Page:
GenX women in higher ed from around the globe

Eight Years Later

In Liana's Posts on 2012/04/15 at 21:28

Liana Silva, writing from Kansas City, Kansas in the US.

As I work on the last revisions to my dissertation (by the time this post goes live I will have mailed my dissertation draft to my committee), I oftentimes find myself thinking back to the long road that brought me to this moment. Eight years ago, around this time of year, I was accepted at an upstate New York university for my Master’s degree, and I knew this move would change me forever. In the summer of 2004, I would leave my little island, move to a town a few hours away from New York City, and spend the next five years reading, writing, and thinking deep thoughts in hopes of achieving a PhD in English.

One of the moments that remains vivid to me is one very cold Upstate New York day, over three years ago. I was writing my final PhD exam, on Cultural Studies. In my department we have 72 hours to write between 25 and 35 pages on a topic stemming from a list of readings. I had done all the reading, assembled all of my notes on my desktop, and spent that weekend typing feverishly for hours on end. I woke up early Saturday morning, day two of my exam weekend; it was cold outside but the strong wind made the temperature drop further, and our apartment was poorly heated. The corner where my desk was located was the coldest in the house, so I relocated to the living room couch to be closer to the radiator. My boyfriend was not up yet, so I had the couch all to myself. I propped my feet up on the ottoman, pulled a blanket onto my lap, and turned on my laptop. Still not fully awake, I wrote feverishly, and in between thoughts I stuck my hands under my blanket to warm them up. I wrote page after page after page that weekend. On Sunday evening, I exclaimed to my boyfriend that I had finished my draft (12 hours before it was due).

That weekend stands out in my mind as a good example of what my experience as a graduate student had been up until that point. I had been a full-time graduate student with no other obligations other than going to class, writing, and teaching one semester per academic year. I had dedicated almost five years of my life to formulating (and complicating) questions. I read, I thought, I talked, I wrote. I had the privilege of devoting my days to nothing but studying literature and culture. Once I received, months later, the official notification that I was ABD (All But Dissertation), I was elated to know I had made it to the last stage of my graduate education.

The three years after I became ABD have not been easy; for one, I no longer have a fellowship that allows me to just read and write every day. I live in a different location from my home campus. I balance a lot more obligations than I did when I was solely studying. Distance and time have provided me with some much-needed perspective on my experience as a Latina first-generation graduate student. (I have touched upon this in the cross-blog conversation that U Venus contributor Janni Aragon and I have had at each other’s blogs titled “Academics on Academia.”) However, I am certain that this is where I wanted to be. Even though it took me a little longer than I wanted to, and even though there were moments I was unsure I would make it to the other side, I am happy that I stayed the course and made it this far.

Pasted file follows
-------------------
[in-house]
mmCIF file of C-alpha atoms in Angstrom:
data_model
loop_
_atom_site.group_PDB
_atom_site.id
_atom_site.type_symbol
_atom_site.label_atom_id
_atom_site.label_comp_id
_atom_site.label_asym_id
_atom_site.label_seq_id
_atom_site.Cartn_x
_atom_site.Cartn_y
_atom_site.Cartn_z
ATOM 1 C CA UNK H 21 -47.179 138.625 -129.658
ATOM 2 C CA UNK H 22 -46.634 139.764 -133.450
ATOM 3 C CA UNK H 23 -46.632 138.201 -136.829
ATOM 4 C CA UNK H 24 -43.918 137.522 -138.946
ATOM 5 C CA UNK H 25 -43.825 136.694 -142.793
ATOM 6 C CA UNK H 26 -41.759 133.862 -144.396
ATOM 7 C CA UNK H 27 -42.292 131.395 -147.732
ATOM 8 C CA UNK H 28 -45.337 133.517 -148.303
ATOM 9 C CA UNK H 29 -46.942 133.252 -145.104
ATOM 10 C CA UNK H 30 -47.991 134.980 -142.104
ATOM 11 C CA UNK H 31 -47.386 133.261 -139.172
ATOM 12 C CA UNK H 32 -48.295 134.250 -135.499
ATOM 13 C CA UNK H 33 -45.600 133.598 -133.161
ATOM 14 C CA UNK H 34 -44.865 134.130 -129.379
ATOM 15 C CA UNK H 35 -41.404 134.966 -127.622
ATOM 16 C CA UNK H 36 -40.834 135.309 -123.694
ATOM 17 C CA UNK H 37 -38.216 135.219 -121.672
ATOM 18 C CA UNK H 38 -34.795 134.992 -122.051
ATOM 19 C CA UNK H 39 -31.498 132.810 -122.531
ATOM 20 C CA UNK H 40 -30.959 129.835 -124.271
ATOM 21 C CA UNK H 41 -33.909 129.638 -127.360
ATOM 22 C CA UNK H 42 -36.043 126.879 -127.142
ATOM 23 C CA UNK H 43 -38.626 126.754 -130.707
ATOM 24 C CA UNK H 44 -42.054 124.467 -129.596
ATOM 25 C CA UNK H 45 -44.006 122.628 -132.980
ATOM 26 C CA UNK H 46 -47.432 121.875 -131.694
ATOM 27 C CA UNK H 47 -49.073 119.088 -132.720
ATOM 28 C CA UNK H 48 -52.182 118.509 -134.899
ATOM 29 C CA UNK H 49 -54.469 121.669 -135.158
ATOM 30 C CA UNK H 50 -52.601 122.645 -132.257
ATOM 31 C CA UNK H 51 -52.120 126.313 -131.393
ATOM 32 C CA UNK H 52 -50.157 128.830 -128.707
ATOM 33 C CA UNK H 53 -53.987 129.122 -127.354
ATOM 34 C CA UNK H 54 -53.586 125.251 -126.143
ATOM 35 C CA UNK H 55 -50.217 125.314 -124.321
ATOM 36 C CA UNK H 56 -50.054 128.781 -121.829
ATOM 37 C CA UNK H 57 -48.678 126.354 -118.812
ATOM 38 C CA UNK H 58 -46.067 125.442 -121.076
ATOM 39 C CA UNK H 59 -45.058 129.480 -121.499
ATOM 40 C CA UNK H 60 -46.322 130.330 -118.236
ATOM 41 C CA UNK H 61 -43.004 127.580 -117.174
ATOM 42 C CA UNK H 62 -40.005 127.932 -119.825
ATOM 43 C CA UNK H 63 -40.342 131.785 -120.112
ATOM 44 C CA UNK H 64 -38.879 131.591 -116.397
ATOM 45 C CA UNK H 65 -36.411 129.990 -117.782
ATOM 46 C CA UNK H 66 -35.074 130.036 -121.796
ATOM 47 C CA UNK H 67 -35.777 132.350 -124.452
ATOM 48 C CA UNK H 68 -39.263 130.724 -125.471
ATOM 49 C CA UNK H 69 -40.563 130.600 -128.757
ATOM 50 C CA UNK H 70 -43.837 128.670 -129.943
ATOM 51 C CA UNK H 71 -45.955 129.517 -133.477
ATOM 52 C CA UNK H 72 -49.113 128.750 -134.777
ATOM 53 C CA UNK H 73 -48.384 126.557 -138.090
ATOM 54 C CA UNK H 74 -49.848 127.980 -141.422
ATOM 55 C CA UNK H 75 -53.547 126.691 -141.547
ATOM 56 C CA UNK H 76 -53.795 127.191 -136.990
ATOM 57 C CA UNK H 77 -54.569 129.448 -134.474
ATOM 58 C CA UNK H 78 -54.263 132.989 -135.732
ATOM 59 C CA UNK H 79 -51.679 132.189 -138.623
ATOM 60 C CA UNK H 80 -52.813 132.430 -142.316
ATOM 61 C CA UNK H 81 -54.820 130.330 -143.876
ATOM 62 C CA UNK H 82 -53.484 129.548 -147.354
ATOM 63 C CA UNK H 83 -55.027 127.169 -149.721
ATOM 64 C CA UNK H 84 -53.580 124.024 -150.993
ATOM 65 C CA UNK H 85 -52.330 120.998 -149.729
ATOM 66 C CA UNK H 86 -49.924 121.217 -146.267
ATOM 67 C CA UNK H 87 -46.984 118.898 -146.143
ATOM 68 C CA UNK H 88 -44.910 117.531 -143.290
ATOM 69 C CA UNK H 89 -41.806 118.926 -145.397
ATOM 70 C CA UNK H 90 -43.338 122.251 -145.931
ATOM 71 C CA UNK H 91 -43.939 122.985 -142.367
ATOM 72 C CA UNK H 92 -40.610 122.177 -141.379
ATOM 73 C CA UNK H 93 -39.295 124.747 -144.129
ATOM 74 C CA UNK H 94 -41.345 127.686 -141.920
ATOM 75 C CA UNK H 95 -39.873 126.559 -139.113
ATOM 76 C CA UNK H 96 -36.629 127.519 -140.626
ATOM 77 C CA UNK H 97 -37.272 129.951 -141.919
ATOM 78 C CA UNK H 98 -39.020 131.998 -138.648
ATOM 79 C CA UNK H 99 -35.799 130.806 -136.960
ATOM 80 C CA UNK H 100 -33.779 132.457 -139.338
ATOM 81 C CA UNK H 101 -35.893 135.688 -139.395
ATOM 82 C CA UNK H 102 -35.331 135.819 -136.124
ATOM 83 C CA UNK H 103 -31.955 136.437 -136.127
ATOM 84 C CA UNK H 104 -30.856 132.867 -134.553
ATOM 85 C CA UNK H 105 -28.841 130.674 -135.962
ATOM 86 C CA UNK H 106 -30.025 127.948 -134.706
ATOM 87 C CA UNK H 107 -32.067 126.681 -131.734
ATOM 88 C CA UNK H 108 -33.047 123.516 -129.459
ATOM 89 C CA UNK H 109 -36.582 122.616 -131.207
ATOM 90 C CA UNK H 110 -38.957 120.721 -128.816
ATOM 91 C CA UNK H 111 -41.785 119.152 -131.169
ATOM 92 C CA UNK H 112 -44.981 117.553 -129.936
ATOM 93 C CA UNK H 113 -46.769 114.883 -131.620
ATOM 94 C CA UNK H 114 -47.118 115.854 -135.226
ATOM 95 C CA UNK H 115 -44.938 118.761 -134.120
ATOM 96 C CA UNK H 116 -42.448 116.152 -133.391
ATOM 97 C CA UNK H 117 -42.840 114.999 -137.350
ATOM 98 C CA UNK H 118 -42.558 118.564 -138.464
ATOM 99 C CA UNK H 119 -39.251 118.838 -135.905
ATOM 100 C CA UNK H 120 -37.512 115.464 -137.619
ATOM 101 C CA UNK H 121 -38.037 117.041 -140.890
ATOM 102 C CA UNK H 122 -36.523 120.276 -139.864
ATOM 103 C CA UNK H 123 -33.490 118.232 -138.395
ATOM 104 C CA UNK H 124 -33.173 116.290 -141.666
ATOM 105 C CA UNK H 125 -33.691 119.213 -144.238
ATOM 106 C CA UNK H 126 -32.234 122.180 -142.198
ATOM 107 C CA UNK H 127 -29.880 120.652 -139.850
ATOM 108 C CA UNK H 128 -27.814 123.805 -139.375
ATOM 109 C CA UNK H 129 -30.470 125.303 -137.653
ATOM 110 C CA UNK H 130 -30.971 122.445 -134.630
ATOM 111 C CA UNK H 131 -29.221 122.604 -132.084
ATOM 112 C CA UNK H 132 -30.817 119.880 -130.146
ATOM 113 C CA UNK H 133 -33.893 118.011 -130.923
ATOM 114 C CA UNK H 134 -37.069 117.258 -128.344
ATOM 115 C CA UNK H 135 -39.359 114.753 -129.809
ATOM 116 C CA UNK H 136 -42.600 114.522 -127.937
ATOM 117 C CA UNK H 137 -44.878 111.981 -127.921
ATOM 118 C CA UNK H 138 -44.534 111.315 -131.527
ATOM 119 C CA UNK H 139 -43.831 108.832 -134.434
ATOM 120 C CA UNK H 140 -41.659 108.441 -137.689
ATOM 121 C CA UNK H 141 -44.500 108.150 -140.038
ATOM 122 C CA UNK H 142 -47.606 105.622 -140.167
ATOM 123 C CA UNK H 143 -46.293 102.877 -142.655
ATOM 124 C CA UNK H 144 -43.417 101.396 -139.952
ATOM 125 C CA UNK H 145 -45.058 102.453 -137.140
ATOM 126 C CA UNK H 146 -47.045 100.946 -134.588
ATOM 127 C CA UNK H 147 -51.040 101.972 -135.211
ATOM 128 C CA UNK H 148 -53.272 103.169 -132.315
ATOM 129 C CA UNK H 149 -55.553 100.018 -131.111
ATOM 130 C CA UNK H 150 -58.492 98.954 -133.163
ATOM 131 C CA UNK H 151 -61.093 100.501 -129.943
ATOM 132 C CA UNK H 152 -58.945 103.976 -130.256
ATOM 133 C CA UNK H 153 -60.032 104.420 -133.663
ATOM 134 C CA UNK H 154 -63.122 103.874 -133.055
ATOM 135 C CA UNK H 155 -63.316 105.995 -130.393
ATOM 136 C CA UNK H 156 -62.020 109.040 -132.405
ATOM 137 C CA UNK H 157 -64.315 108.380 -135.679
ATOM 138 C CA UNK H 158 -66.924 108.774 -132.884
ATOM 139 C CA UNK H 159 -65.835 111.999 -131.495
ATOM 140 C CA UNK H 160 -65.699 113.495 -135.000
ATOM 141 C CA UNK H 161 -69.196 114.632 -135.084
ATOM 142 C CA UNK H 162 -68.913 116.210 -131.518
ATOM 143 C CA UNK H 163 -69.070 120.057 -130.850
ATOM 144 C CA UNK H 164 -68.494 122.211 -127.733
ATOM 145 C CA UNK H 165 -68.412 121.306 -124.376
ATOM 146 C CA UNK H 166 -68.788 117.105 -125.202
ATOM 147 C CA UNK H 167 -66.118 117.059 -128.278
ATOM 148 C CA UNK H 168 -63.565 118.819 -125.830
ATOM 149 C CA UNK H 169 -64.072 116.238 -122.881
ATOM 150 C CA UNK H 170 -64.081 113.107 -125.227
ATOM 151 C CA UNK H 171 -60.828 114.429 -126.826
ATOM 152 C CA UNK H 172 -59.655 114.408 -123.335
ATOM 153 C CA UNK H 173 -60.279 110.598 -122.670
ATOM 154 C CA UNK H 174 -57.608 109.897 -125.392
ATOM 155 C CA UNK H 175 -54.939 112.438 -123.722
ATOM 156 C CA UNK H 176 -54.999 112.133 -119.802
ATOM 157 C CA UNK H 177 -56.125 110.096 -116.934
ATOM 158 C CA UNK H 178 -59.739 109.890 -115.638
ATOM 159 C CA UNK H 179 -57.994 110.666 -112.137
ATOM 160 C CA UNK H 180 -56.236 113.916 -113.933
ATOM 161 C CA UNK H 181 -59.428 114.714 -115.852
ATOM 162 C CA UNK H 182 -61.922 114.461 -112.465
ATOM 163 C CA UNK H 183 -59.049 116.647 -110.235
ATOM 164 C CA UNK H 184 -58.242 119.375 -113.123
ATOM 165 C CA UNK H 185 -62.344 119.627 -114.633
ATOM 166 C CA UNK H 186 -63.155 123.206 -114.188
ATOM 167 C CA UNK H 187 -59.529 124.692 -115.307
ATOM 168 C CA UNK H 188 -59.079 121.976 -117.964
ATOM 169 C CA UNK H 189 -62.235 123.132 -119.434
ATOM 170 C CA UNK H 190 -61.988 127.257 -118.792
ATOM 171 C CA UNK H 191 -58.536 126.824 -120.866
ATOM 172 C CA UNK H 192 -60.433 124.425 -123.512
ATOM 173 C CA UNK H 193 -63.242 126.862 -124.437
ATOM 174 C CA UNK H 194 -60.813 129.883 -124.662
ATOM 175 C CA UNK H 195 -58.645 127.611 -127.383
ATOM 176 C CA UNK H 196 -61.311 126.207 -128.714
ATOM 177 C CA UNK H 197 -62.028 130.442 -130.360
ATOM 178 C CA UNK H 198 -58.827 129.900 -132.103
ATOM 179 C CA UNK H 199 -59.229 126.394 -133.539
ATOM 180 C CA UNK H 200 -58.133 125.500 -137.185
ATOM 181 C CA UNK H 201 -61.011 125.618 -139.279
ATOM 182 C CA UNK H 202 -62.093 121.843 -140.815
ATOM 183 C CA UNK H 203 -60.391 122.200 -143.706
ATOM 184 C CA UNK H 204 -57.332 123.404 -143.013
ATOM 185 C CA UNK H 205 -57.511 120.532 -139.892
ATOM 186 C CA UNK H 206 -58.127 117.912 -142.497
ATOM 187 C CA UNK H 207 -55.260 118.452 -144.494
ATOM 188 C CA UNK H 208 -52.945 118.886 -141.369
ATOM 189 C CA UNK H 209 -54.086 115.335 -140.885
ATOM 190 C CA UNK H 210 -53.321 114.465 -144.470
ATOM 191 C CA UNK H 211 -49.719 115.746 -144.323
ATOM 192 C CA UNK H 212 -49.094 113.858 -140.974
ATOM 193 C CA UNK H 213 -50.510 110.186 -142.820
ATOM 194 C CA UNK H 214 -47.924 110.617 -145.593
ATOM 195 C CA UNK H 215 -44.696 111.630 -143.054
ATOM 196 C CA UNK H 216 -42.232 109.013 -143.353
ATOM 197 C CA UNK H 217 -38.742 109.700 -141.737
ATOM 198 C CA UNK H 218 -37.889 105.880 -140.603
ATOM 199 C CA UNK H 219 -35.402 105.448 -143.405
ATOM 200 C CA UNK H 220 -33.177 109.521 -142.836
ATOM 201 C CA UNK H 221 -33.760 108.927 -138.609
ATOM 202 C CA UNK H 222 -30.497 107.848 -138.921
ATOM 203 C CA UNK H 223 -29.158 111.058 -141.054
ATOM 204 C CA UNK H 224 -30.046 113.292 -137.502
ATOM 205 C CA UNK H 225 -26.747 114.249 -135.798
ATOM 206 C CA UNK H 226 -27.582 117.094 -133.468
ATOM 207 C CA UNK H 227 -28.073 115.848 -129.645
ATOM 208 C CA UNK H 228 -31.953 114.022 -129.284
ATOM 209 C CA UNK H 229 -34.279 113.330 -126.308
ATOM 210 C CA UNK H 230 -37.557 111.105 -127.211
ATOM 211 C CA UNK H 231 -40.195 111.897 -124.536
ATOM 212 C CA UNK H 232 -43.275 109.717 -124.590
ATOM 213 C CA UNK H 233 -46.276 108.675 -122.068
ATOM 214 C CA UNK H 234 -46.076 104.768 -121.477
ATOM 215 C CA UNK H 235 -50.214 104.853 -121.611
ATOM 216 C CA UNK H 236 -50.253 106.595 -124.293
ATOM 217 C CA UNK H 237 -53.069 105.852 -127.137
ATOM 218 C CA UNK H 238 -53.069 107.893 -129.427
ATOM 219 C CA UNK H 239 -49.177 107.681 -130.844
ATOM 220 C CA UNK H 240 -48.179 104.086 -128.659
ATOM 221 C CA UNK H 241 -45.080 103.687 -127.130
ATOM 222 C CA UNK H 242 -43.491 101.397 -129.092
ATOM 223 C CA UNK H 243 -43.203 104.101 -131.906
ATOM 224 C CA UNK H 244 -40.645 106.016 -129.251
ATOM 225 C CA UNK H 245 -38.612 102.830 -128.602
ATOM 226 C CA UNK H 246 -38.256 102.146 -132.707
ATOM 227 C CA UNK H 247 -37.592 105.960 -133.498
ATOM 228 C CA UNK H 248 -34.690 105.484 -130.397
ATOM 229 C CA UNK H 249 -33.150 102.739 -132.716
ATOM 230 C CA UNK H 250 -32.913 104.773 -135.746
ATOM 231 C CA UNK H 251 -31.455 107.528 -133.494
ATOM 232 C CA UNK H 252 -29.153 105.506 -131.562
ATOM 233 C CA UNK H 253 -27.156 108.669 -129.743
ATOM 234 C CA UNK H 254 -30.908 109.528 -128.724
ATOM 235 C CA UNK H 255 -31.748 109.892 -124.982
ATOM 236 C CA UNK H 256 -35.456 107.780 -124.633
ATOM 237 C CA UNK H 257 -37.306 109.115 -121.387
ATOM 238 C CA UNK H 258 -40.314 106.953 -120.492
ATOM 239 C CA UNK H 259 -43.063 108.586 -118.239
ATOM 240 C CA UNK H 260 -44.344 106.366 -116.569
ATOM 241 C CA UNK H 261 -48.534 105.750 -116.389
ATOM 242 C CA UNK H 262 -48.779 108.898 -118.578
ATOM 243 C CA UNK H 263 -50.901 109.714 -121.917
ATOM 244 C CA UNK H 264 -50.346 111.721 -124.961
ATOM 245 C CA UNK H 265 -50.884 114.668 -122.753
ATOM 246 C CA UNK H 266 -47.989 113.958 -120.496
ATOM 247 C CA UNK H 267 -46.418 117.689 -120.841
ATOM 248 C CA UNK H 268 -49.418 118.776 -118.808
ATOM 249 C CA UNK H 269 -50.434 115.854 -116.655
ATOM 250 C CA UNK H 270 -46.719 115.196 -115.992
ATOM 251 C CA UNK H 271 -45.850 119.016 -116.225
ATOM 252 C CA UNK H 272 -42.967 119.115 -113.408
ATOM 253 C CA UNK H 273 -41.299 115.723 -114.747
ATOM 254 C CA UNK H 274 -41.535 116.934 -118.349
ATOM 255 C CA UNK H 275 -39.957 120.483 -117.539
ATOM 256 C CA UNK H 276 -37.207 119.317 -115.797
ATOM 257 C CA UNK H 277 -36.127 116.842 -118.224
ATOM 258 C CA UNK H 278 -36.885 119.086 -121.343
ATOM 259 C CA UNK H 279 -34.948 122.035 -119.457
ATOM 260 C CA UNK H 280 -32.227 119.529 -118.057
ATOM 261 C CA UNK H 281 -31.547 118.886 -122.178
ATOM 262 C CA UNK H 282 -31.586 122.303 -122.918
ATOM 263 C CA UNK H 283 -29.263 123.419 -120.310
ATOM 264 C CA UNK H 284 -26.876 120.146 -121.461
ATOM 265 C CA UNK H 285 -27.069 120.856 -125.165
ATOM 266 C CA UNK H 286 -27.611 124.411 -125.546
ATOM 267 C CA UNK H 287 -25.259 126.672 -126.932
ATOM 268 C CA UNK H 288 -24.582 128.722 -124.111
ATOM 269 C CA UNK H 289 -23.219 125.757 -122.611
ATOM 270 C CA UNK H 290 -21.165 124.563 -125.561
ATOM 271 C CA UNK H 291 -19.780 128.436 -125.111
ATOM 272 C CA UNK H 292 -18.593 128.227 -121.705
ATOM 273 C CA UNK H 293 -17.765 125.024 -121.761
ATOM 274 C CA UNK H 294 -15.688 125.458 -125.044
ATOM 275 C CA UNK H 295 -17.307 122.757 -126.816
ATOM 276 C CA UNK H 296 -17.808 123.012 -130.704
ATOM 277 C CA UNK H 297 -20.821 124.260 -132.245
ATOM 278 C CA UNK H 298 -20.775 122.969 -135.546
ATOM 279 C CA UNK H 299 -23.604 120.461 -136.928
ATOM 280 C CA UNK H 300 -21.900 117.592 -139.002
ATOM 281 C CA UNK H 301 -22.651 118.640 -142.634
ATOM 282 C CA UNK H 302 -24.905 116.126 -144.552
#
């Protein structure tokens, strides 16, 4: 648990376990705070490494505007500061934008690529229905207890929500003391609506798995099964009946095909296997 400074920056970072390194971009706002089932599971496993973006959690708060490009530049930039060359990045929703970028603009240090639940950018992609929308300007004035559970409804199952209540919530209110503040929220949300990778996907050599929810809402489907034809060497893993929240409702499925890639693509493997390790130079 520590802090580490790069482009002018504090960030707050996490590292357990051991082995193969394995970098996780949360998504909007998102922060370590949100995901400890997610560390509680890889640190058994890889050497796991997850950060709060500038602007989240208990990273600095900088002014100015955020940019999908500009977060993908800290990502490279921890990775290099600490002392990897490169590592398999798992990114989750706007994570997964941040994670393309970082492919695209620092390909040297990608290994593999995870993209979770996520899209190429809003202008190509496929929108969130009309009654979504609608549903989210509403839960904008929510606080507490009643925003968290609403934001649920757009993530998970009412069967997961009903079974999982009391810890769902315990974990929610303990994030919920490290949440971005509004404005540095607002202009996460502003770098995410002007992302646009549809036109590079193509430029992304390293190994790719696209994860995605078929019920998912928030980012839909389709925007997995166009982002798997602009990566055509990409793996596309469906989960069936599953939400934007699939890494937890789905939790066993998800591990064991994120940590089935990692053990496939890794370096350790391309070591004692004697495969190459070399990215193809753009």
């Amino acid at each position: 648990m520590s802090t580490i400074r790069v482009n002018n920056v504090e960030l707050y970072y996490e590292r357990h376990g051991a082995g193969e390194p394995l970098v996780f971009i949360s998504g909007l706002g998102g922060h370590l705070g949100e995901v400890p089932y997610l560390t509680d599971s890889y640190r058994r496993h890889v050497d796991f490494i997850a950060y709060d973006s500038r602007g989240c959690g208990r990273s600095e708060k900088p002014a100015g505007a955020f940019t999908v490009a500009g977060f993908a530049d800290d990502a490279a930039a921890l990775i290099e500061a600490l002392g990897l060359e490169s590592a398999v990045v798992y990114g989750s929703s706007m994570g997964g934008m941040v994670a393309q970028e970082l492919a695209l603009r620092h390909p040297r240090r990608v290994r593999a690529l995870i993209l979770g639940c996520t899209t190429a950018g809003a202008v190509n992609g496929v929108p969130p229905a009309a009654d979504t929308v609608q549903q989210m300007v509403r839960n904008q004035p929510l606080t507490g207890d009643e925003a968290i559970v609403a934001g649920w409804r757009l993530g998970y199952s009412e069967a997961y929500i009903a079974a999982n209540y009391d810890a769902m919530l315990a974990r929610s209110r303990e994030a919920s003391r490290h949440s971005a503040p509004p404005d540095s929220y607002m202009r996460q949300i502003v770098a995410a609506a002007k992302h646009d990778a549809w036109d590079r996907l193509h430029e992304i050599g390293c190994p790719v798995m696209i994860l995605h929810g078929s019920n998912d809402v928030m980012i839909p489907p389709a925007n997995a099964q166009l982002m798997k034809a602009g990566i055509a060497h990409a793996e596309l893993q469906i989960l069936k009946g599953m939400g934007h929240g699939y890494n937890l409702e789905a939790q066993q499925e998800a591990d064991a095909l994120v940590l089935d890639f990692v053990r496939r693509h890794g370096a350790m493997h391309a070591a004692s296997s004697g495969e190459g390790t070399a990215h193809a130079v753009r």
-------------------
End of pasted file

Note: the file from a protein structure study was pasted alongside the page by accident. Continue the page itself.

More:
Even though graduate school may be problematic, graduate school nurtured my intellectual curiosity, and introduced me to great minds. Is it the only place where I could have done this? No, it is not. However, I felt at home in graduate school. Grad school and I were a nice fit. It is a privilege to have the opportunity to read and write at my leisure and share my thoughts with others. My experience as a humanities PhD has affected how I approach and think about the world around me.

Achieving this hard-fought goal means so much on an intellectual and emotional level, and as such moving on will be a tough transition. The well-worn question stands true: where do we go from here? I, for one, am looking forward to it.

This post was also published in Inside Higher Ed

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  1. Hi, Liana Silva.

    Though far away from where you are I am reading your post and find myself encouraged by your words. I’m studying a posgraduate degree “Doctorate in Education” and I was asked to share and learn from others experience related to my research topic. I was in NY last year and dreamt about working and studying there at least for a period of time, excellent that you had the opportunity.

    Very often I sit and try to come up with of a good research topic but finding a good idea sometimes seems harder that doing the research itself. As a Professor of English as a Second language learner ( in Mexico), I found that area very interesting. When we think of a problem we would like to approach in a research study project, how do we know it is feasible? Do you think it is important to check upon learning transfer once students are in their real jobs? For example I will like to know if students apply what they acquired in their class once they are working and what should be change to enhance future graduates English learning acquisition? Do you think this is important? In our country ( Mexico) and many other English is the first language for business communication and also for global communication.

    Congratulations for your journey and for achieving your goals.

    Sincerely.

    M.Ed. ALejandra Acosta

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